[Show abstract][Hide abstract] ABSTRACT: Situs inversus (SI) is characterized by left to right (LR) transposition of thoracic and visceral organs and associated vasculature. The usual asymmetrical positioning of organs is established early in development in a transient structure called the embryonic node. The two-cilia hypothesis proposes that two kinds of cilia in the embryonic node determine LR asymmetry: motile cilia generating leftward fluid flow, and immotile mechanosensory cilia responding to flow. Here we describe three mouse SI models that support the two-cilia hypothesis. In addition to SI, Dpcd-/- mice (for deleted in a mouse model of primary ciliary dyskinesia) and Nme7-/- mice (for non-metastatic cells 7) had lesions consistent with ciliary dyskinesis: hydrocephalus, sinusitis and male infertility developed in Dpcd-/- mice, while hydrocephalus and excessive nasal exudates were seen in Nme7-/- mice. In contrast, the lack of respiratory tract lesions, hydrocephalus, and male infertility in Pkd1l1-/- (for polycystic kidney disease 1 like 1) mice suggested that ciliary dyskinesis was not responsible for SI in this line. Moreover, there is considerable sequence similarity of Pkd1l1 with Pkd1 (for Polycystic kidney disease 1), which encodes a protein (polycystin-1) that is essential for the mechanosensory function of immotile primary cilia in the kidney. The markedly reduced viability of Pkd1l1-/- mice is somewhat surprising given the absence of any detected abnormalities (other than SI) in surviving Pkd1l1-/- mice subjected to comprehensive phenotype screening exams. However, the heart and great vessels of Pkd1l1-/- mice were not examined and it is possible the decreased viability of Pkd1l1-/- mice could be due to undiagnosed cardiovascular defects associated with heterotaxy.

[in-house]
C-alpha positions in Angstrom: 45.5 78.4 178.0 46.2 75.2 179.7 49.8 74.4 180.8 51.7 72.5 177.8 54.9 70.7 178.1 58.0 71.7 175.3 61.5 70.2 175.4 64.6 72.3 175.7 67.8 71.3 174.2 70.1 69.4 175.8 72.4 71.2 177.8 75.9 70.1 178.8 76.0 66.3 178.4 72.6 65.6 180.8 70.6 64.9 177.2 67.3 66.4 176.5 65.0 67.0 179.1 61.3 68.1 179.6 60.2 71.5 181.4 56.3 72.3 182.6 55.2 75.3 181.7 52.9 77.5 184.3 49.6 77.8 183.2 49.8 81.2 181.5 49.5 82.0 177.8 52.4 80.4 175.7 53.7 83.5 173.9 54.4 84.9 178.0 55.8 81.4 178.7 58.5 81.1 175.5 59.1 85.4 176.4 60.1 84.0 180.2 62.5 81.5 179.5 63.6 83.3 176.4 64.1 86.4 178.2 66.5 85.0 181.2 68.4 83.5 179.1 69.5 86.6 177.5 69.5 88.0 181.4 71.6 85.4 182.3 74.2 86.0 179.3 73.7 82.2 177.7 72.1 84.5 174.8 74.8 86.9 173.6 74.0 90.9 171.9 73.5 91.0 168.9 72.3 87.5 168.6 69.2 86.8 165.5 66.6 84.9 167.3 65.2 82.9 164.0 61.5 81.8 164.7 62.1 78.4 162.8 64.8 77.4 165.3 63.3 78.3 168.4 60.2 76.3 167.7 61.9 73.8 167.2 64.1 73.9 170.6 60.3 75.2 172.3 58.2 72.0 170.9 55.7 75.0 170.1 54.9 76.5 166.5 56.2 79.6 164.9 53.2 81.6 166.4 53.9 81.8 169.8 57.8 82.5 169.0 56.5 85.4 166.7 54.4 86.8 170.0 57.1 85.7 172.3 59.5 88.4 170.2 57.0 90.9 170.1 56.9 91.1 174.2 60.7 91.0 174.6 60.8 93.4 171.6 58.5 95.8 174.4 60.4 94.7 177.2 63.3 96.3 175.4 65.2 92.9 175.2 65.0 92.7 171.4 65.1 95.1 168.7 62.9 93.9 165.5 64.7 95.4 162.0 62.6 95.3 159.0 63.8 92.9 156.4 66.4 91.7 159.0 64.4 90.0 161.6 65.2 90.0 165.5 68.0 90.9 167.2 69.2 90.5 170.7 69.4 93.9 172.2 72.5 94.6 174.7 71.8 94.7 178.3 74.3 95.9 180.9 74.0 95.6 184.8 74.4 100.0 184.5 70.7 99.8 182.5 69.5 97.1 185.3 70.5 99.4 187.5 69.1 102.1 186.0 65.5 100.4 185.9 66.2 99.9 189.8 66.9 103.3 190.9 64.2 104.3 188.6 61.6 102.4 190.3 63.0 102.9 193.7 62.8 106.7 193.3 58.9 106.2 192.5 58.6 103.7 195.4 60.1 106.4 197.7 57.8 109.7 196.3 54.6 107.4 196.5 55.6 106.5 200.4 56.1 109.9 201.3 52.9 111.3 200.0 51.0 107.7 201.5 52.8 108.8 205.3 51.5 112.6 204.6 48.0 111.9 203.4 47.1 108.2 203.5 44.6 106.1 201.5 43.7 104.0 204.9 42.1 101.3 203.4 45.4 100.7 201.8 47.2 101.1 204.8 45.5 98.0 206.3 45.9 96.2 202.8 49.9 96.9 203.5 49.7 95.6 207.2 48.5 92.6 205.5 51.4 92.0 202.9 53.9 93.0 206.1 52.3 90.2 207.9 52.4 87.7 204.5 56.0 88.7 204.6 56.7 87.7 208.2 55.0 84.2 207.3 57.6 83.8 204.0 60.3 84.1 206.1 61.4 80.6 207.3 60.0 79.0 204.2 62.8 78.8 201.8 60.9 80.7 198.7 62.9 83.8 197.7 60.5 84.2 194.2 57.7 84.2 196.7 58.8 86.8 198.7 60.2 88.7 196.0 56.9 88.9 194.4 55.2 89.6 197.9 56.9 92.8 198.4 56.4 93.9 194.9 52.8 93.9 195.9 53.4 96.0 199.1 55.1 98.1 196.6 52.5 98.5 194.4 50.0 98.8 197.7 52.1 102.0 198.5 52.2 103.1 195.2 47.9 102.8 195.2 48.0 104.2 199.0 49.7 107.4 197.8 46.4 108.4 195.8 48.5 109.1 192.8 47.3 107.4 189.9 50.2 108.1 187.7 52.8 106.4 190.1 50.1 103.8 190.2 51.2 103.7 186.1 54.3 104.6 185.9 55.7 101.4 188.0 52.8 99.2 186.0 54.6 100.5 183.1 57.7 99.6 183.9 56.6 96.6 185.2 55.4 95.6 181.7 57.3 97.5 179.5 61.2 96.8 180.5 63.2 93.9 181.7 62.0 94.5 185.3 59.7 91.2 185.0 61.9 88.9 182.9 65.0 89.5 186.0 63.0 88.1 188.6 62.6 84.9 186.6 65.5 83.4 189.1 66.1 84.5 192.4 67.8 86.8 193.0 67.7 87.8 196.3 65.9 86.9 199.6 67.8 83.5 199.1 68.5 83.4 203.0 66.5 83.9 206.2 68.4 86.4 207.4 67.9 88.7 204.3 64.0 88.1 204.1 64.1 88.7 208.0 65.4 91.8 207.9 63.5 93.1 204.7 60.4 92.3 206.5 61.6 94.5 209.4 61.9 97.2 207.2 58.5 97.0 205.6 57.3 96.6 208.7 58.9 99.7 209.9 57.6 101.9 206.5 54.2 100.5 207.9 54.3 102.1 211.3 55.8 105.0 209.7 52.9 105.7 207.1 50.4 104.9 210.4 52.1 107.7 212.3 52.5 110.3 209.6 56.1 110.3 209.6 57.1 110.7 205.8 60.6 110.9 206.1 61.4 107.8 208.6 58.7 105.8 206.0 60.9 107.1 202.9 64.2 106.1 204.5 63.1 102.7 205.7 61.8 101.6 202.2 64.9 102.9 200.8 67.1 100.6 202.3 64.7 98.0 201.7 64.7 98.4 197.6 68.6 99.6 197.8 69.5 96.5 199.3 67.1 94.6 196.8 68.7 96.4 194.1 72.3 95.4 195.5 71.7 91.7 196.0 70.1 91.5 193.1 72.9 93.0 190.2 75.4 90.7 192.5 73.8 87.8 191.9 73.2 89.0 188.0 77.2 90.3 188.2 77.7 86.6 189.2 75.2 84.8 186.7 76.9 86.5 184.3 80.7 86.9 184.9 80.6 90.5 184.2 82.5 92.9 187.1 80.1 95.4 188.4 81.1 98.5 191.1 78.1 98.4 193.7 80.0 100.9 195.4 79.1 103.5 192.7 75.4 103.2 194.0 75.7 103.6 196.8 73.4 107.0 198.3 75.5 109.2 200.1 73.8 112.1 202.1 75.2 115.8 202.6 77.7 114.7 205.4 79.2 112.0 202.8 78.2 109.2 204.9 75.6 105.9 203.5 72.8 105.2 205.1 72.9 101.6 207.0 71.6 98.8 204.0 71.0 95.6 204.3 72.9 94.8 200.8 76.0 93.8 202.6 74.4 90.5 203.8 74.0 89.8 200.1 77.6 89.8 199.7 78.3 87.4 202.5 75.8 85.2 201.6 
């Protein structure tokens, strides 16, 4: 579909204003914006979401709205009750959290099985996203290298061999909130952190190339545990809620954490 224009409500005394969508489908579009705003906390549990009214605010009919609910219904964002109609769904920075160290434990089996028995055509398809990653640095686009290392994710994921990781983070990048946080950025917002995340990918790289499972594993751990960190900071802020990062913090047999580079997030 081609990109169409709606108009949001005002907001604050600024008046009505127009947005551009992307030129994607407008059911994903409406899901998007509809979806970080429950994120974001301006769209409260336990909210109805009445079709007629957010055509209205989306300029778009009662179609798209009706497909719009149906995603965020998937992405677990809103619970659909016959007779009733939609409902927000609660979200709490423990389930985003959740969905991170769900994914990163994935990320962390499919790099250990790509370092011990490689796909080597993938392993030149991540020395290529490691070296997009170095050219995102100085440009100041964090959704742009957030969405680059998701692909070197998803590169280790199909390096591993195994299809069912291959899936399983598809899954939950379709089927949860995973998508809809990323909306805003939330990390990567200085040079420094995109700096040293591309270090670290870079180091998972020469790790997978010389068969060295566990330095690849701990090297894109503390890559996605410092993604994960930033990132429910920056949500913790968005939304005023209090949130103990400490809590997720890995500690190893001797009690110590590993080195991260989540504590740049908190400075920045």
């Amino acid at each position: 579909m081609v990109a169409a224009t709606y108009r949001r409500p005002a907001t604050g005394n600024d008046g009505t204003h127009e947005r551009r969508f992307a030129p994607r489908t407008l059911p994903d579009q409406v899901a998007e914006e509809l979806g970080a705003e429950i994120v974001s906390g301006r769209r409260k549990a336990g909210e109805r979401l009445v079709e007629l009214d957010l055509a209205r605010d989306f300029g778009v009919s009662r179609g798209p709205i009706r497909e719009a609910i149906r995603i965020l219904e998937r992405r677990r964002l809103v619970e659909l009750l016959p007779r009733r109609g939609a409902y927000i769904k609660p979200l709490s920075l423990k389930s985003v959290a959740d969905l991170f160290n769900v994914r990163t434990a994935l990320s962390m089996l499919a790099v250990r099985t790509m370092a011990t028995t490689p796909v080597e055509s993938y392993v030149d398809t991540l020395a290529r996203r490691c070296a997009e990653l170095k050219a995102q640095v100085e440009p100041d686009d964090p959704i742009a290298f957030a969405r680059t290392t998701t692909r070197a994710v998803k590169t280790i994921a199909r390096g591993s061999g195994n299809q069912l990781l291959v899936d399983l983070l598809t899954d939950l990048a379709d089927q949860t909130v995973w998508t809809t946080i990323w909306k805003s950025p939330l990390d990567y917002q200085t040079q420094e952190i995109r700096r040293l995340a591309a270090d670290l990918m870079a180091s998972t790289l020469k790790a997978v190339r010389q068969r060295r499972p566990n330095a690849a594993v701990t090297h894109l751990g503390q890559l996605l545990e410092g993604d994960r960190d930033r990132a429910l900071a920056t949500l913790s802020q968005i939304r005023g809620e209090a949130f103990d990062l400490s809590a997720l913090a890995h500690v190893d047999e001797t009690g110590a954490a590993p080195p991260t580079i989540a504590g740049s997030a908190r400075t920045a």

[Show abstract][Hide abstract] ABSTRACT: We report the construction and analysis of a mouse gene trap mutant resource created in the C57BL/6N genetic background containing more than 350,000 sequence-tagged embryonic stem (ES) cell clones. We also demonstrate the ability of these ES cell clones to contribute to the germline and produce knockout mice. Each mutant clone is identified by a genomic sequence tag representing the exact insertion location, allowing accurate prediction of mutagenicity and enabling direct genotyping of mutant alleles. Mutations have been identified in more than 10,000 genes and show a bias toward the first intron. The trapped ES cell lines, which can be requested from the Texas A&M Institute for Genomic Medicine, are readily available to the scientific community.
Genome Research 10/2008; 18(10):1670-9. · 14.40 Impact Factor